Vaginal Prolapse (cont.)
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Vaginal Prolapse Medications
Estrogen replacement therapy may be used to help the body strengthen the muscles in and around the vagina. Estrogen replacement therapy may be contraindicated (such as in a people with certain types of cancer) and has been associated with certain health risks including increased risk of blood clots and stroke, particularly in older postmenopausal women. Women's bodies cease producing estrogen naturally after menopause, and the muscles of the vagina may weaken as a result. In mild cases of vaginal prolapse, estrogen may be prescribed in an attempt to reverse vaginal prolapse symptoms, such as vaginal weakening and incontinence. For more severe prolapses, estrogen replacement therapy may be used along with other types of treatment.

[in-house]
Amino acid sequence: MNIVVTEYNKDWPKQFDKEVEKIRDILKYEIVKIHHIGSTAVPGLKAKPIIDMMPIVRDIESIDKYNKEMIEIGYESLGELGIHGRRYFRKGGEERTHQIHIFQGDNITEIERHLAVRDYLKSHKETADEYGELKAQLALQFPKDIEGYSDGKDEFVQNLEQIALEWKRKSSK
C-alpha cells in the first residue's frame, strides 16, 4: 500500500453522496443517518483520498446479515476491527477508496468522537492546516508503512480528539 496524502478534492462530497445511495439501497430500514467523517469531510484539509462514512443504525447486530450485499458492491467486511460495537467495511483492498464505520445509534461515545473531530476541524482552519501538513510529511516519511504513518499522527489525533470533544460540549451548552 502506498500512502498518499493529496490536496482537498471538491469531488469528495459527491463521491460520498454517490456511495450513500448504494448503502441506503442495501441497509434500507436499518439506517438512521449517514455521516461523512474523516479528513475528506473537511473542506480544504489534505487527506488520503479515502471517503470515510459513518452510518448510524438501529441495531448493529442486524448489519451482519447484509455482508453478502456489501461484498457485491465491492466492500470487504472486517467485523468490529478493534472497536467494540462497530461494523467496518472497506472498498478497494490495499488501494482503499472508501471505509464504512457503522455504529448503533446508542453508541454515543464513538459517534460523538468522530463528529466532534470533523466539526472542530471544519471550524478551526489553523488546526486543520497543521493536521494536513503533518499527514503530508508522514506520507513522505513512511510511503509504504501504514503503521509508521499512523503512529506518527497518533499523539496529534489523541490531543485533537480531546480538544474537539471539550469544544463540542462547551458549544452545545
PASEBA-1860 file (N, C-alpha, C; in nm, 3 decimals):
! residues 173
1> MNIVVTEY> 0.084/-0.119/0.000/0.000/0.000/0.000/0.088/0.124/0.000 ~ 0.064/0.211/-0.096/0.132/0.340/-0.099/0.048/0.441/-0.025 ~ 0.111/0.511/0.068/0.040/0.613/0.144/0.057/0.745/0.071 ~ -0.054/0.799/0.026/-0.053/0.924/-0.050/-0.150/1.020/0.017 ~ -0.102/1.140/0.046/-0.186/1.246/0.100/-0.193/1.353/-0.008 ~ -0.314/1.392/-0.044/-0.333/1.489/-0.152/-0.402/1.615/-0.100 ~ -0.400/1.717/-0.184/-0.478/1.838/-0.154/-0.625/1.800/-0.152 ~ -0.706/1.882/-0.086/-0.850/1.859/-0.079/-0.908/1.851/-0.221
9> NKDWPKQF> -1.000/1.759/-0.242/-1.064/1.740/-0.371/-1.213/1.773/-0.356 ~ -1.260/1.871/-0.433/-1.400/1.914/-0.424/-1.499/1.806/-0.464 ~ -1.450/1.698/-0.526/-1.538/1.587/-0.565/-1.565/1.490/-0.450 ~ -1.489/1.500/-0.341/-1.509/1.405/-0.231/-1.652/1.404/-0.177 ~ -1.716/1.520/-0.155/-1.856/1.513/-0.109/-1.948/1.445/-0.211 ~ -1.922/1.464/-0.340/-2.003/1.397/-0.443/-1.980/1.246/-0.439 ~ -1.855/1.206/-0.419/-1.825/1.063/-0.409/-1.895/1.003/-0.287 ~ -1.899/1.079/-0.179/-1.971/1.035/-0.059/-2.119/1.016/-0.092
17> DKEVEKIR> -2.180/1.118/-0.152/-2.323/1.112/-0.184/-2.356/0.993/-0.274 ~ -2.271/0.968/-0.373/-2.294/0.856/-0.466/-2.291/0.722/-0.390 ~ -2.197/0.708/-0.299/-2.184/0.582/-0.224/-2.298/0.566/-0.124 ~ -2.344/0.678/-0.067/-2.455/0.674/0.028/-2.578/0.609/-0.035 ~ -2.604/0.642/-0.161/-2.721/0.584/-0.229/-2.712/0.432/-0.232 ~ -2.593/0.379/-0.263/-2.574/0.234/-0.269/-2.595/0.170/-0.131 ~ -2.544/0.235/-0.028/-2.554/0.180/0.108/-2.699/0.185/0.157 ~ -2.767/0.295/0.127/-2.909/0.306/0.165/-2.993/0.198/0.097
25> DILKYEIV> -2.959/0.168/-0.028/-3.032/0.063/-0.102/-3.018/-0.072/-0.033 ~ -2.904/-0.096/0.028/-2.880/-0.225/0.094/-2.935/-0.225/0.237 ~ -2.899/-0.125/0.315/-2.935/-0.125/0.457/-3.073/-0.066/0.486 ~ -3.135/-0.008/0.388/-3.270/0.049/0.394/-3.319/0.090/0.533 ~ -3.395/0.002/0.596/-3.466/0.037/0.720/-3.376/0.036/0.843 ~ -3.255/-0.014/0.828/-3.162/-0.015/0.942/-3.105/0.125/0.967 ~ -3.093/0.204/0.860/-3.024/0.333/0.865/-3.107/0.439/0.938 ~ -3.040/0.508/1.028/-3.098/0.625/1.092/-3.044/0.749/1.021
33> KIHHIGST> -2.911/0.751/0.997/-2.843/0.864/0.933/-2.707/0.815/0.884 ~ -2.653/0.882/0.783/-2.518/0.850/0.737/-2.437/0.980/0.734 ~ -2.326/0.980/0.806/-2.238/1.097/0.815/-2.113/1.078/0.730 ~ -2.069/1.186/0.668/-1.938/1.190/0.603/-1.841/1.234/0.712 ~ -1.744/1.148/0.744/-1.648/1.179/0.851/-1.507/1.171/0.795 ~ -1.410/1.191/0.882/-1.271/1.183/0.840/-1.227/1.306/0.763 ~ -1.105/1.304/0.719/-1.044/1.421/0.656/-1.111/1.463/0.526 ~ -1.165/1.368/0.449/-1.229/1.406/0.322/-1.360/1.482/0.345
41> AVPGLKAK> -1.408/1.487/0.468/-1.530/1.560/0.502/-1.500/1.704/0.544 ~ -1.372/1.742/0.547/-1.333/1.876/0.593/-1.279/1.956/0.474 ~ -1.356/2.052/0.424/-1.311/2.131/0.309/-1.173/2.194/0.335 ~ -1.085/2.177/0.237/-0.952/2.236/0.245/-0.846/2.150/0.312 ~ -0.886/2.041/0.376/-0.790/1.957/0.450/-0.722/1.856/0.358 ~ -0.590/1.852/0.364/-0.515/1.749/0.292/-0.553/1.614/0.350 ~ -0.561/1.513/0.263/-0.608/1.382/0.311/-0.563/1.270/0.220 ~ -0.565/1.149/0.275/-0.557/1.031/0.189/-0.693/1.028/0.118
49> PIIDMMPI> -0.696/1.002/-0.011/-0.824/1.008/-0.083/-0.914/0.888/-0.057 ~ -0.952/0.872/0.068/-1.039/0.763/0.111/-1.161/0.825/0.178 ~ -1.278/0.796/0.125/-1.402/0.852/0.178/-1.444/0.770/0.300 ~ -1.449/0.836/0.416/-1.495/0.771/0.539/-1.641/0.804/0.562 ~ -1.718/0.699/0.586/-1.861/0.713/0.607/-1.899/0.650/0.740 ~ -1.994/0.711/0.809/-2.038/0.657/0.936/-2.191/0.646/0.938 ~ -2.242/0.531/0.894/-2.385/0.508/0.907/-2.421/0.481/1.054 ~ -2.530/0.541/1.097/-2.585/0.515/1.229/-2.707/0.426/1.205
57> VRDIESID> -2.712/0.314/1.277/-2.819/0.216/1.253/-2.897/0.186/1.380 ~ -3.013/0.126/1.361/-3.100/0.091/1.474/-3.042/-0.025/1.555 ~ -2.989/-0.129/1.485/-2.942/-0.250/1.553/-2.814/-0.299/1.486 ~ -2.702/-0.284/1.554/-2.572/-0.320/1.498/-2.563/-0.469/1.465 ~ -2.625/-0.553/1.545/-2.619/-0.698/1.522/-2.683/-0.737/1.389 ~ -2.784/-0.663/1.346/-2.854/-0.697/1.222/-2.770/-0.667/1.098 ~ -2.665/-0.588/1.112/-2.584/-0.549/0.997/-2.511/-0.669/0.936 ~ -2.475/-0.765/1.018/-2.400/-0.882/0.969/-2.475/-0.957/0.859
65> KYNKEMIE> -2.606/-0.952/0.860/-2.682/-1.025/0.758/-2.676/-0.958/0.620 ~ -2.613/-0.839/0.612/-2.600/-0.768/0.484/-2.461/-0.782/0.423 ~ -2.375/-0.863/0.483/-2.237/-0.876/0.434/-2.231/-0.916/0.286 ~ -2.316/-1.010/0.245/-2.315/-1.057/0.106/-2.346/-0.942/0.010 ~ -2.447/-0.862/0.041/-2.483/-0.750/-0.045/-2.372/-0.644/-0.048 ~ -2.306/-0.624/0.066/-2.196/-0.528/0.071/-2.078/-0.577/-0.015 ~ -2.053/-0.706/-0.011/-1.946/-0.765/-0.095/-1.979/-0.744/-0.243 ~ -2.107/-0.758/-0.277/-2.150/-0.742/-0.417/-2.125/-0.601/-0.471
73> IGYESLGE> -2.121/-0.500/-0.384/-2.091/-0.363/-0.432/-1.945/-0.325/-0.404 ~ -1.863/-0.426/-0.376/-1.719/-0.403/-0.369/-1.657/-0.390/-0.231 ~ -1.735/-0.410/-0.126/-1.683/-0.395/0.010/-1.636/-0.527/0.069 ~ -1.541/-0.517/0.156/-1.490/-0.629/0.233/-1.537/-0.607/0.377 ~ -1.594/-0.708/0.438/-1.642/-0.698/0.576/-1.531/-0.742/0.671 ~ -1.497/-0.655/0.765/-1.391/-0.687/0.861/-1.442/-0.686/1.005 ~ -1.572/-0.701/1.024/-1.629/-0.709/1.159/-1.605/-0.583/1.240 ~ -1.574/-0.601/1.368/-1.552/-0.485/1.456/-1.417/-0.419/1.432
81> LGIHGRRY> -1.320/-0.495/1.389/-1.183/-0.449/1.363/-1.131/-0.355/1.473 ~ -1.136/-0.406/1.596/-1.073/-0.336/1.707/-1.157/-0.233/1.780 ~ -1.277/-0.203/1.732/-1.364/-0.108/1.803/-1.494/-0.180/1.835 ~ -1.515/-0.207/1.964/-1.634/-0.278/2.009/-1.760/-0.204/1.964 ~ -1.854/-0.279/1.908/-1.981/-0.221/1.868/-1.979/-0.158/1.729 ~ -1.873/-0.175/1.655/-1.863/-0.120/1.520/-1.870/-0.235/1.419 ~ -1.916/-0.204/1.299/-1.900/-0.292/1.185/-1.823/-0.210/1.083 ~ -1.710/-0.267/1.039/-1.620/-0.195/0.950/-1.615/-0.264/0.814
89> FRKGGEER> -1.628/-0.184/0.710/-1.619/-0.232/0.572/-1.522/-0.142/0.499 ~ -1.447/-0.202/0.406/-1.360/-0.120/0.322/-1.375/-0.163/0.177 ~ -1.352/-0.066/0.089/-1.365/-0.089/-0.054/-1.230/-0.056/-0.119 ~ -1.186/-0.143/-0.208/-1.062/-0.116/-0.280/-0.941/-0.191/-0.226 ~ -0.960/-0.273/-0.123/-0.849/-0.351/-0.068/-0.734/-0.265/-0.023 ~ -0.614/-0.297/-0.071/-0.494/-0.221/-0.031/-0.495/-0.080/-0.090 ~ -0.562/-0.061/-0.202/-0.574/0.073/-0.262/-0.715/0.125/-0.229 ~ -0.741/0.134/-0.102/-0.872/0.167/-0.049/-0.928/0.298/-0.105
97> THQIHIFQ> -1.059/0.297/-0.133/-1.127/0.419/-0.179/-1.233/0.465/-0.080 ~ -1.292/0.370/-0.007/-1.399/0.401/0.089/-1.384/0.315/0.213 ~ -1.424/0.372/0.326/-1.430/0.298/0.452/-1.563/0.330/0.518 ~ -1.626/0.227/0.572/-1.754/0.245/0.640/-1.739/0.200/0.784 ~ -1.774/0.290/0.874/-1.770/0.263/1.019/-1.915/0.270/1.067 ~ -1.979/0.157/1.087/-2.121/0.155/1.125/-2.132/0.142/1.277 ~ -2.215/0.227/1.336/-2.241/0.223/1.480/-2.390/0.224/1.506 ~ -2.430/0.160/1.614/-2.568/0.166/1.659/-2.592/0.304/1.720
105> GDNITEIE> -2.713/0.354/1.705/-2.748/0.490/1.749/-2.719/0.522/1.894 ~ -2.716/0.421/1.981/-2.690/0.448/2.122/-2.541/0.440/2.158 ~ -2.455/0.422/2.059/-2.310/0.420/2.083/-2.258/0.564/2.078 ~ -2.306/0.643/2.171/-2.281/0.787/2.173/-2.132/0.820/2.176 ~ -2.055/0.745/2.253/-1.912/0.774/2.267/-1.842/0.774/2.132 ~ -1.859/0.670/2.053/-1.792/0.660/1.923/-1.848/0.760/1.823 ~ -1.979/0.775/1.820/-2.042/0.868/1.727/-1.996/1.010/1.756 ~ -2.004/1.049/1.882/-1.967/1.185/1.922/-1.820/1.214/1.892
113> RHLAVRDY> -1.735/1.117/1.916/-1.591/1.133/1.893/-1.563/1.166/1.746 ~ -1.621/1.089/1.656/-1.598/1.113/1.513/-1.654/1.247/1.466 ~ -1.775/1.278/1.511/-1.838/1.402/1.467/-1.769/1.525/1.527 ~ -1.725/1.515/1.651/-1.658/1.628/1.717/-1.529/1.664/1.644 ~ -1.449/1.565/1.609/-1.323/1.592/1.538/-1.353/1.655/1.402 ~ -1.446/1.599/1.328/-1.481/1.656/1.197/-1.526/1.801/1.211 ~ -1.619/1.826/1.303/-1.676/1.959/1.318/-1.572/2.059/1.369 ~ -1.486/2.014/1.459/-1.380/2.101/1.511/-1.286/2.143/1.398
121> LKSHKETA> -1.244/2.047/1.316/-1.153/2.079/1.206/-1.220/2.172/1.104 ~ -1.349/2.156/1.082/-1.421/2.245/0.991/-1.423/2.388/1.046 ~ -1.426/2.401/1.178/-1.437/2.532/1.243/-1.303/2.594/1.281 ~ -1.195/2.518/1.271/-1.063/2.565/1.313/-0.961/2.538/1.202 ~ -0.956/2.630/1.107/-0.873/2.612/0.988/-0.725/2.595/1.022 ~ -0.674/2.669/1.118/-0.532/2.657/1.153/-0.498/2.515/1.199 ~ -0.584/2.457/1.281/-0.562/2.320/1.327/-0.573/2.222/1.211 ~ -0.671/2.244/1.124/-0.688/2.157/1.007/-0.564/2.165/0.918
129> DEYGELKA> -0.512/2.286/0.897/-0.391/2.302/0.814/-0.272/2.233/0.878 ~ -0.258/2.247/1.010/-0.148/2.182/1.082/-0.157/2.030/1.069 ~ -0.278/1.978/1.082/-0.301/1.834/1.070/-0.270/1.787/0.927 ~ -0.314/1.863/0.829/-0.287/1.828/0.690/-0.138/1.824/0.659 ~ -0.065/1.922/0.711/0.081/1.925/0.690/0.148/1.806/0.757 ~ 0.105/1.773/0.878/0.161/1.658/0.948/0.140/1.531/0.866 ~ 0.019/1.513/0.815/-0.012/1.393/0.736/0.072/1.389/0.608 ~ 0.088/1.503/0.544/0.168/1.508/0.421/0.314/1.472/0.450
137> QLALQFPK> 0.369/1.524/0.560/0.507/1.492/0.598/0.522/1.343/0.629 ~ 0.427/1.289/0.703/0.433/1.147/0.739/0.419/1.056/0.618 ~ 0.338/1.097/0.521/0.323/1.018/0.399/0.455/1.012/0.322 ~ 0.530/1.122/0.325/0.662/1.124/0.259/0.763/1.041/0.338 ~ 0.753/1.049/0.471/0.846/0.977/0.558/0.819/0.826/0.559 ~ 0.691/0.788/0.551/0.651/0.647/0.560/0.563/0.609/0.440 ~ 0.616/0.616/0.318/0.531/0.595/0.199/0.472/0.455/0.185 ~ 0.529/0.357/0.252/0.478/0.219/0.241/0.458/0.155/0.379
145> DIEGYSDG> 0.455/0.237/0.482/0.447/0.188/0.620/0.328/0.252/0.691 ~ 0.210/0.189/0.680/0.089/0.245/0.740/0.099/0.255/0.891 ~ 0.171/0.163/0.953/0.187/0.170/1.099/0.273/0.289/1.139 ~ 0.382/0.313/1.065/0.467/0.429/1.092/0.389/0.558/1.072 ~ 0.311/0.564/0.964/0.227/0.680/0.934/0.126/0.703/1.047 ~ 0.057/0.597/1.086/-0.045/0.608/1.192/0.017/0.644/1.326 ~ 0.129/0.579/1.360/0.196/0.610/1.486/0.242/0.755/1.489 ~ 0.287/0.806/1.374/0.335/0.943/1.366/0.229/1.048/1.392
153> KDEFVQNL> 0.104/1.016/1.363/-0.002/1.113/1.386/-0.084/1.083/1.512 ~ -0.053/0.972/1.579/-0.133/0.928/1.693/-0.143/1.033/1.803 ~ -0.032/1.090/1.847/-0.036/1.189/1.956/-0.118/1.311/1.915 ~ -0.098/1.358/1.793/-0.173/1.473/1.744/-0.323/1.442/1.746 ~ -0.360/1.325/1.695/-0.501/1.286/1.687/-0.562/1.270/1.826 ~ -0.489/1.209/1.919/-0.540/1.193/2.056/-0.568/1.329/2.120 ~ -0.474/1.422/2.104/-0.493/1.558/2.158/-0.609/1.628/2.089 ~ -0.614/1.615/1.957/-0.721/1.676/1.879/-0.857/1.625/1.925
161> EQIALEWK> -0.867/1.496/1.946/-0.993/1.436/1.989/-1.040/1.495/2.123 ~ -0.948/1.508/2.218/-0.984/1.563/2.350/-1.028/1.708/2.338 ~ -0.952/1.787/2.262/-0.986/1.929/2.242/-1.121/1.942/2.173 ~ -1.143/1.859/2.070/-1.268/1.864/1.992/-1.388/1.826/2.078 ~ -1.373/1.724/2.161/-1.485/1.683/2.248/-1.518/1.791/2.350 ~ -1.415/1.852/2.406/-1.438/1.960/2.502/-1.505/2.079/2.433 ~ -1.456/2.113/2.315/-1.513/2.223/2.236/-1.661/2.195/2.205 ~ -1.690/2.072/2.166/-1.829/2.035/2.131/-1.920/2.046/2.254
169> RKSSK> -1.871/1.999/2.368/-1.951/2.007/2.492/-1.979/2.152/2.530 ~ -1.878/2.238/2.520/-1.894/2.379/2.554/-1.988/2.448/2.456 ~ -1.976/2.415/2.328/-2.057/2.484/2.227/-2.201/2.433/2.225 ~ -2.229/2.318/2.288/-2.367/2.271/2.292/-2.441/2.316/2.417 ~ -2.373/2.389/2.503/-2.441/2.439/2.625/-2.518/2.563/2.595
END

Vaginal Prolapse Surgery
A generalized weakness of the vaginal muscles and ligaments is much more likely to develop than are isolated defects. If a woman develops symptoms of one type of vaginal prolapse, she is likely to have or develop other types as well. Therefore, a thorough physical examination is necessary for the surgeon to detail what surgical steps are necessary to correct the vaginal prolapse completely. The typical surgical strategy is to correct all vaginal weaknesses at one time.
Surgery is usually performed while the woman is under general anesthesia. Some women receive a spinal or epidural. The type of anesthesia given usually depends on the anticipated length of the surgical procedure.
Laparoscopic surgery is a minimally invasive surgical procedure that involves slender instruments and advanced camera systems. This surgical technique is becoming more common for securing the vaginal vault after a hysterectomy and correcting some types of vaginal prolapse such as enteroceles or uterine prolapses.
Women who undergo surgery for vaginal prolapse repair should normally expect to spend 2-4 days in the hospital depending on the type and extent of the surgical. After surgery, women are usually advised to avoid heavy lifting for approximately 6-9 weeks.
Medically Reviewed by a Doctor on 1/11/2016
George Lazarou, MD, FACOG
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